Sadly many people from poor countries do apply for these jobs. Many of the employers specify "Filipinos only need apply." It gave me a real taste of how poor many people really are out there and how desperate these people are to get work and earn money.
The next problem I encountered is that the employers often cannot write or speak very good English themselves, and yet they have the nerve to criticise what you have done and ask for rewrites and make suggestions even when they are only paying some small amount like $6 an hour. Some do not explain what they want properly either so it becomes a matter of guesswork.
One of the worst jobs I had was some guy who wanted a bio for his client a singer and songwriter done. I got taken on easily enough because they could see I have had a lot of success in music and knew what I was talking about. However, I then discovered that the artist I had to write about hadn't even decided on what name he wanted to be known as plus he was unable to give me any useful information such as gigs he had played, or name drop any famous people he was associated with. I said could he give me any magazines you have been in, recommendations from people in the music business, radio stations that have been playing your songs etc but got nothing really in response. There was nothing special about the songs anyway - just typical hip-hop style material - and it seemed to me that I was dealing with an unsigned novice with very big dreams but no idea how to achieve them .
I had already pointed out to my employer and his client that it was important to choose a name well because many acts such as Elton John, Marc Bolan, Cliff Richard and The Stereophonics became famous after they did this. They agreed with me that this made a lot of sense.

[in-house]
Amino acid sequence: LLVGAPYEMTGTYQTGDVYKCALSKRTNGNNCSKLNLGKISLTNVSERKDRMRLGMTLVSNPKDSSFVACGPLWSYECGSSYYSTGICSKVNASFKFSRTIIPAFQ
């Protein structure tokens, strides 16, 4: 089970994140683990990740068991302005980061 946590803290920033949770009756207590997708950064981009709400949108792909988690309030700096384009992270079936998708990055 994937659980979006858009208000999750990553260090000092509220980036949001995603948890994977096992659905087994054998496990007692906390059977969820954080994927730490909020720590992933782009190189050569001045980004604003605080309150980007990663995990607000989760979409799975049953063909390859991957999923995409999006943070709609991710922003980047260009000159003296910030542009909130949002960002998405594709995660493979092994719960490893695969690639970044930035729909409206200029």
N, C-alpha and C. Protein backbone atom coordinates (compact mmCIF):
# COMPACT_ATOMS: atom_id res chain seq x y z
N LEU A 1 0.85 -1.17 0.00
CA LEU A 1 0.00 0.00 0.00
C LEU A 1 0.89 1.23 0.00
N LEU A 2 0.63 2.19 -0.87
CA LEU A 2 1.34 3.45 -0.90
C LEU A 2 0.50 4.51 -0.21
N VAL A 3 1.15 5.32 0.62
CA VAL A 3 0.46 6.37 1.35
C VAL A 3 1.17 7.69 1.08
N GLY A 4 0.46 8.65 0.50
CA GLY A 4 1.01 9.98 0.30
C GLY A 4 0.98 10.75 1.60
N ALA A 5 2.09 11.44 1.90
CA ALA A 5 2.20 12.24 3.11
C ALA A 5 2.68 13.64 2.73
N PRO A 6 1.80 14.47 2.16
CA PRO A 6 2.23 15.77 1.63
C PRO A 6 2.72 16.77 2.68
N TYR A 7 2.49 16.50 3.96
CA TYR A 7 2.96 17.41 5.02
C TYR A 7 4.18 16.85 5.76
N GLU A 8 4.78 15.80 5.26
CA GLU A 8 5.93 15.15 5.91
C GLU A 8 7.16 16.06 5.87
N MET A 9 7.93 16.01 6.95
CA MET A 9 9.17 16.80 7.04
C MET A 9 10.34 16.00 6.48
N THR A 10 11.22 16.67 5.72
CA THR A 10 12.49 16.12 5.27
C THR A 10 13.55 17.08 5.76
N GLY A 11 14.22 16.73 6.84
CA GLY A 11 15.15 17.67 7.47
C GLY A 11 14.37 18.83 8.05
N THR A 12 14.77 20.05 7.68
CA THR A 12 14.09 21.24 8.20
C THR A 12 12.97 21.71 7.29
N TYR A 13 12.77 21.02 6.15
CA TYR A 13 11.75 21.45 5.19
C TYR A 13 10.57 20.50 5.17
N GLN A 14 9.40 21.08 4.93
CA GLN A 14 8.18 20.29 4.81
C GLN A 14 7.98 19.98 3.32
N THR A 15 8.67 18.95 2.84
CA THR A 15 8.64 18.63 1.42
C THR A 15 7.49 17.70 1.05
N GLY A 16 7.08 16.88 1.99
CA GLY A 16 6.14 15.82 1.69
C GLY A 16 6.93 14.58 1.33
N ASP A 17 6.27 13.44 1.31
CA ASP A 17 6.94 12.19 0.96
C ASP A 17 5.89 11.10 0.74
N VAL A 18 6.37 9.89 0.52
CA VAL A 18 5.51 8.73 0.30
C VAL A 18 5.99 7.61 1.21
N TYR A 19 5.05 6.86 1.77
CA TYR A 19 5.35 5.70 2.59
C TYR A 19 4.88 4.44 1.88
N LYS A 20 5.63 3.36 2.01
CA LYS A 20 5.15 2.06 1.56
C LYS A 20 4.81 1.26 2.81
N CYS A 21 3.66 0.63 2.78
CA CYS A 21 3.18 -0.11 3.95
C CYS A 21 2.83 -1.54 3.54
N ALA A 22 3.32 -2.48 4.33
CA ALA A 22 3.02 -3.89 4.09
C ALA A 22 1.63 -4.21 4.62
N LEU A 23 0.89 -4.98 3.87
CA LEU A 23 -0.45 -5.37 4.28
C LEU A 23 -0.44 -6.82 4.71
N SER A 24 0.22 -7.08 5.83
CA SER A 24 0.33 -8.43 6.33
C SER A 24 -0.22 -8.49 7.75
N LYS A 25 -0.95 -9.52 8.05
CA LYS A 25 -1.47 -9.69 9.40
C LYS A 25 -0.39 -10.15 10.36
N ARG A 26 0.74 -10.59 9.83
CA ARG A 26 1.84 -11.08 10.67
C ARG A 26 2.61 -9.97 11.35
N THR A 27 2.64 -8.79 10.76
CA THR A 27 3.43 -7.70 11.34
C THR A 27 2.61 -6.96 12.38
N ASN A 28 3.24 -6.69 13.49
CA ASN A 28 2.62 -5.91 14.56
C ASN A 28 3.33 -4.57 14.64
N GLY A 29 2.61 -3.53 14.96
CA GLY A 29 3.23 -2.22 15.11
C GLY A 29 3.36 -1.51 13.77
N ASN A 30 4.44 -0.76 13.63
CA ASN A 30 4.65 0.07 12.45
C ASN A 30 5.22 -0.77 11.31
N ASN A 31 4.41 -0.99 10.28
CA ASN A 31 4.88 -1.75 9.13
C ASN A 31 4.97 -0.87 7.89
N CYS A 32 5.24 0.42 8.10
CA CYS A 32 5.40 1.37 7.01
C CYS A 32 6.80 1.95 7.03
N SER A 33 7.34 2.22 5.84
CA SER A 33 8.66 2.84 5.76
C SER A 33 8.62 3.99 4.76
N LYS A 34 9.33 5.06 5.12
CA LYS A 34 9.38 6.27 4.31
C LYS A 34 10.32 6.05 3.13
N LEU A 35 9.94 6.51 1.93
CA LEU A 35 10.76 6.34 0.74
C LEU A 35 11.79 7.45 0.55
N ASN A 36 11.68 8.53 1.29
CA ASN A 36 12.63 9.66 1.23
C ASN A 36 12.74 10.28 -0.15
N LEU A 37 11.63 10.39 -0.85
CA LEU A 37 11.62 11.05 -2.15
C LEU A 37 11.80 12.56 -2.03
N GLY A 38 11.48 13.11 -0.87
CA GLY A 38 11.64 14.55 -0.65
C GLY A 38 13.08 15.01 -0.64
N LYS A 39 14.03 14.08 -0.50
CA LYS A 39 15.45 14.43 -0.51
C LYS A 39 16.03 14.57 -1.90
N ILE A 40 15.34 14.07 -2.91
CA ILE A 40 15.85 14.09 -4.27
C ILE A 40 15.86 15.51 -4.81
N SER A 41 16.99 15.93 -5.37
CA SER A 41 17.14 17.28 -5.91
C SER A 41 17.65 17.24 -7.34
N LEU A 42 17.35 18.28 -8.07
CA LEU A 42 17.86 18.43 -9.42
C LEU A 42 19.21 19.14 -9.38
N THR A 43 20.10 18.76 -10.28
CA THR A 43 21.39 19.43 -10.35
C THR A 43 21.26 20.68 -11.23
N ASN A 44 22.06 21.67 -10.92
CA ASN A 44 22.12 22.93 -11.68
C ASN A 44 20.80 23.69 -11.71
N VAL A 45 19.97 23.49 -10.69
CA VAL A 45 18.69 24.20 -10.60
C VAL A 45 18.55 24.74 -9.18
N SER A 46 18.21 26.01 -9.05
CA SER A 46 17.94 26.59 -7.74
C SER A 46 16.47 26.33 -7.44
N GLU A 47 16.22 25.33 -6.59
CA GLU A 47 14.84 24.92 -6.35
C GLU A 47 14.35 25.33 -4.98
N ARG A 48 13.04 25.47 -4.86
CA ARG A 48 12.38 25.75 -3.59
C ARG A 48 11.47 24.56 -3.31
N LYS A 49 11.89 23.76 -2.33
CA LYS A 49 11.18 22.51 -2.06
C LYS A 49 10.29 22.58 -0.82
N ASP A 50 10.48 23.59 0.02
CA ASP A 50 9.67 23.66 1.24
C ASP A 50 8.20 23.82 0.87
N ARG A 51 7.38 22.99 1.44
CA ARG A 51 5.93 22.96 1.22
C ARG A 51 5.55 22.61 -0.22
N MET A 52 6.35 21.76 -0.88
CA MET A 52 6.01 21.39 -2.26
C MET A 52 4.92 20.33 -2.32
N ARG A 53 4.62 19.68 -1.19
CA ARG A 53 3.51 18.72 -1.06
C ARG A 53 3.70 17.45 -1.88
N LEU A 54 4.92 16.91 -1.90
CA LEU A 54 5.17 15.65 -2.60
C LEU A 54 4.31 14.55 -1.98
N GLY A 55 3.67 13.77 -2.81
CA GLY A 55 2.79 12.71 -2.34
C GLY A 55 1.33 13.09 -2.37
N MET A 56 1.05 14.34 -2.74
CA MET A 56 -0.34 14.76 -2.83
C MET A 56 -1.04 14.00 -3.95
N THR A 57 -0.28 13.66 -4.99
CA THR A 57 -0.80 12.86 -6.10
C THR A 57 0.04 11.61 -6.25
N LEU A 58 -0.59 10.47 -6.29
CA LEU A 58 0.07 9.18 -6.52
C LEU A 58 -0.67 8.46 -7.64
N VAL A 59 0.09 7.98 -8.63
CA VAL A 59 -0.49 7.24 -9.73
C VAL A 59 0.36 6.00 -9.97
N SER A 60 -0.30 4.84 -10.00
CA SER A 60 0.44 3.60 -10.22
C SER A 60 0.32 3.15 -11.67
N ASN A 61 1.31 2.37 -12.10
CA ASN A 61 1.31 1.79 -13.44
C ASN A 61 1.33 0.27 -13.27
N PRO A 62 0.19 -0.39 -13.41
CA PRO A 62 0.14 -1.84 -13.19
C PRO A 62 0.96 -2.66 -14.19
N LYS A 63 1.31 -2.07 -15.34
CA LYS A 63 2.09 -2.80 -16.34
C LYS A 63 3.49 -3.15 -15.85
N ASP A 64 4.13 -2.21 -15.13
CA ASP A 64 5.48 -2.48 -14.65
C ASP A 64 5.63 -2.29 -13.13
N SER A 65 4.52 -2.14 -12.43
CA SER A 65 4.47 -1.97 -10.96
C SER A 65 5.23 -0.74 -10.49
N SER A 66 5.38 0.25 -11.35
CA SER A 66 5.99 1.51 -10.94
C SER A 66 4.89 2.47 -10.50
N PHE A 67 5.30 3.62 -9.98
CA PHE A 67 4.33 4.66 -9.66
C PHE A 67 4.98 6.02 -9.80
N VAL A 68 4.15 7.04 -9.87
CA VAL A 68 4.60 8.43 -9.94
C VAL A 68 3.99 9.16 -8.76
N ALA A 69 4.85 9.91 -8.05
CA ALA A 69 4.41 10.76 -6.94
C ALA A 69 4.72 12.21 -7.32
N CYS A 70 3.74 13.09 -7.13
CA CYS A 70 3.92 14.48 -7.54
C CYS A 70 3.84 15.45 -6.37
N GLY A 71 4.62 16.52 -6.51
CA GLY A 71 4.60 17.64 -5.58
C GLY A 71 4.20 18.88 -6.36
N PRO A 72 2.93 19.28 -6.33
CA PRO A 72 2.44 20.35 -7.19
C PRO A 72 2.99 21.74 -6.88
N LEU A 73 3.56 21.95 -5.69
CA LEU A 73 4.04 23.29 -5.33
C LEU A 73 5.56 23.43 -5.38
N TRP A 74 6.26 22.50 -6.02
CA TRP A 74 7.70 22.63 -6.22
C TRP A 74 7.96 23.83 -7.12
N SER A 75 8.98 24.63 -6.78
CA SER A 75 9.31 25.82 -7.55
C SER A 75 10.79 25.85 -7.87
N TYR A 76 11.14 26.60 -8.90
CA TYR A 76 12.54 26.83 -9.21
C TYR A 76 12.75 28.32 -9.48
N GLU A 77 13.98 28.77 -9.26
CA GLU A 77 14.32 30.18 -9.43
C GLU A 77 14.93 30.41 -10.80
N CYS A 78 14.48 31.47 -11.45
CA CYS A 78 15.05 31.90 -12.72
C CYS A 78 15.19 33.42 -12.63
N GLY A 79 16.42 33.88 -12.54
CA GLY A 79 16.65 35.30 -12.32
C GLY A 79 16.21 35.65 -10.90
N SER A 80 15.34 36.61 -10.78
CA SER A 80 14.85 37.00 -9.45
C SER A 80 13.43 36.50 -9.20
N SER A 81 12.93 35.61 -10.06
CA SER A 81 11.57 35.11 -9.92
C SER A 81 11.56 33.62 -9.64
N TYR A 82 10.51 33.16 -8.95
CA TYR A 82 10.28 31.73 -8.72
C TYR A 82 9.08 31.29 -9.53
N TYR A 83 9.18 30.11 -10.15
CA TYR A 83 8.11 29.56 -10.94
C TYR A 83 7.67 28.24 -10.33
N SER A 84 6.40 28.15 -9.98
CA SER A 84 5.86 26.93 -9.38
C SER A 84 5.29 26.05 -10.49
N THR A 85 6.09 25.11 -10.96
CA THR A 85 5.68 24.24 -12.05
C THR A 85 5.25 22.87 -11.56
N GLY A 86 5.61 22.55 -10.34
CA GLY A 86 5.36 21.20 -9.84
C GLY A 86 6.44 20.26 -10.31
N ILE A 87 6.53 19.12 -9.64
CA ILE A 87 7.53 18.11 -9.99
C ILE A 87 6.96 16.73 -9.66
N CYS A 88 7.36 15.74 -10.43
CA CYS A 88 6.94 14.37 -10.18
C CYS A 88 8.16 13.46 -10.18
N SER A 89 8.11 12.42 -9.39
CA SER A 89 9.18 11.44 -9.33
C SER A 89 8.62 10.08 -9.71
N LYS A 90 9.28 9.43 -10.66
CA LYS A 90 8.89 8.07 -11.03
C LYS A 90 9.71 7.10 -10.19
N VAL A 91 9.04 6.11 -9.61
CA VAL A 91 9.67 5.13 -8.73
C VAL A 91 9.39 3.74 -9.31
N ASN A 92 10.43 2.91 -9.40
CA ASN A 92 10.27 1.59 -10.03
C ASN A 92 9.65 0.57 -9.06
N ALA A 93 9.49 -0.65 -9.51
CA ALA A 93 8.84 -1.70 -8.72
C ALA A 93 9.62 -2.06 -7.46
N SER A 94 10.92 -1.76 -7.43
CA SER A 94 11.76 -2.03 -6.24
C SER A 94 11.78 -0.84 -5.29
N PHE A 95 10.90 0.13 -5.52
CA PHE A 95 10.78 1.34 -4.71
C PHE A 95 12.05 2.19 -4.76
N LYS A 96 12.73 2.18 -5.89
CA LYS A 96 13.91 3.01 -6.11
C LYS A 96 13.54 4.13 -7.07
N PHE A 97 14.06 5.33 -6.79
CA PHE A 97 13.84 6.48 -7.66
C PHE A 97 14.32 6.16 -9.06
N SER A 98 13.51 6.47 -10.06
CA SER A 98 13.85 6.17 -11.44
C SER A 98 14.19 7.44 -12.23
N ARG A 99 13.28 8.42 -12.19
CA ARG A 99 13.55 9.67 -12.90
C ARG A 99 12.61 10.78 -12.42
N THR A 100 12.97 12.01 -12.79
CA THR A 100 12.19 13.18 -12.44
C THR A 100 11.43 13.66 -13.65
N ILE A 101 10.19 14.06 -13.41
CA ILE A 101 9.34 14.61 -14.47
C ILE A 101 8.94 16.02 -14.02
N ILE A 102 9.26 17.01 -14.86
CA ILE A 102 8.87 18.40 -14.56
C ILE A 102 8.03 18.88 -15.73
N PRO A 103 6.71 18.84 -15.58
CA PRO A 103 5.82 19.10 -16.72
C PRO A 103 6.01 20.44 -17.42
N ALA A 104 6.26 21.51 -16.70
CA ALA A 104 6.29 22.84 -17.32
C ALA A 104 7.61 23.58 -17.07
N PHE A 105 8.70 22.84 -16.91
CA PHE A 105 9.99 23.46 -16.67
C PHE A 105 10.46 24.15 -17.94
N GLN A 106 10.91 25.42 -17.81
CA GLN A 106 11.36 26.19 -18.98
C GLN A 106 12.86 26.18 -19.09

Weeks of time went by with an interchange of emails in which I was giving my advice for free before I got to start to writing the bio. I mailed it to both the employer and the singer and then heard no more. I then got worried I was being ripped off. Finally I got a reply from the employer saying his client wasn't happy with it so they had tried some other writers and they were no good too so in the end the singer had written his own bio. Because of the work I had done I was told I would get paid $5 anyway.
Of course I accepted it but I felt like I had been dealing with idiots who hadn't a clue about the real music business and an average singer with a massive ego if he really thought he was the next big thing with what he had recorded!
I also worked at a low rate for a magazine in Asia and that was OK getting started and to get some feedback, but they contacted me again privately and asked me to do two more articles for which I would be paid the same rates. Although I was given very poor instructions as to what was wanted one of the articles even after a rewrite was deemed not what they wanted.
I have yet to find an employer on oDesk that will pay me anywhere near as much as professional rates I have had from other publications but I have made some income from the site. I know that Sufidreamer and others have had much better luck there so it is possible to get good pay.
My advice is that oDesk is fine to look for work but be prepared to wait a while to find any and to watch out for the sort of situations I have described.
Since I published this hub I have decided that the bad points about oDesk far outweigh its good and have not visited or used the site for several months. Most of the employers are offering slave labour pay for our work and my answer to this is to not accept.
The rates of pay are an insult to anyone who is any good as a writer or other profession that can look for work on the site. I have also been approached by employers but have not accepted their offers. Until rates of pay go up a lot I will not be using oDesk.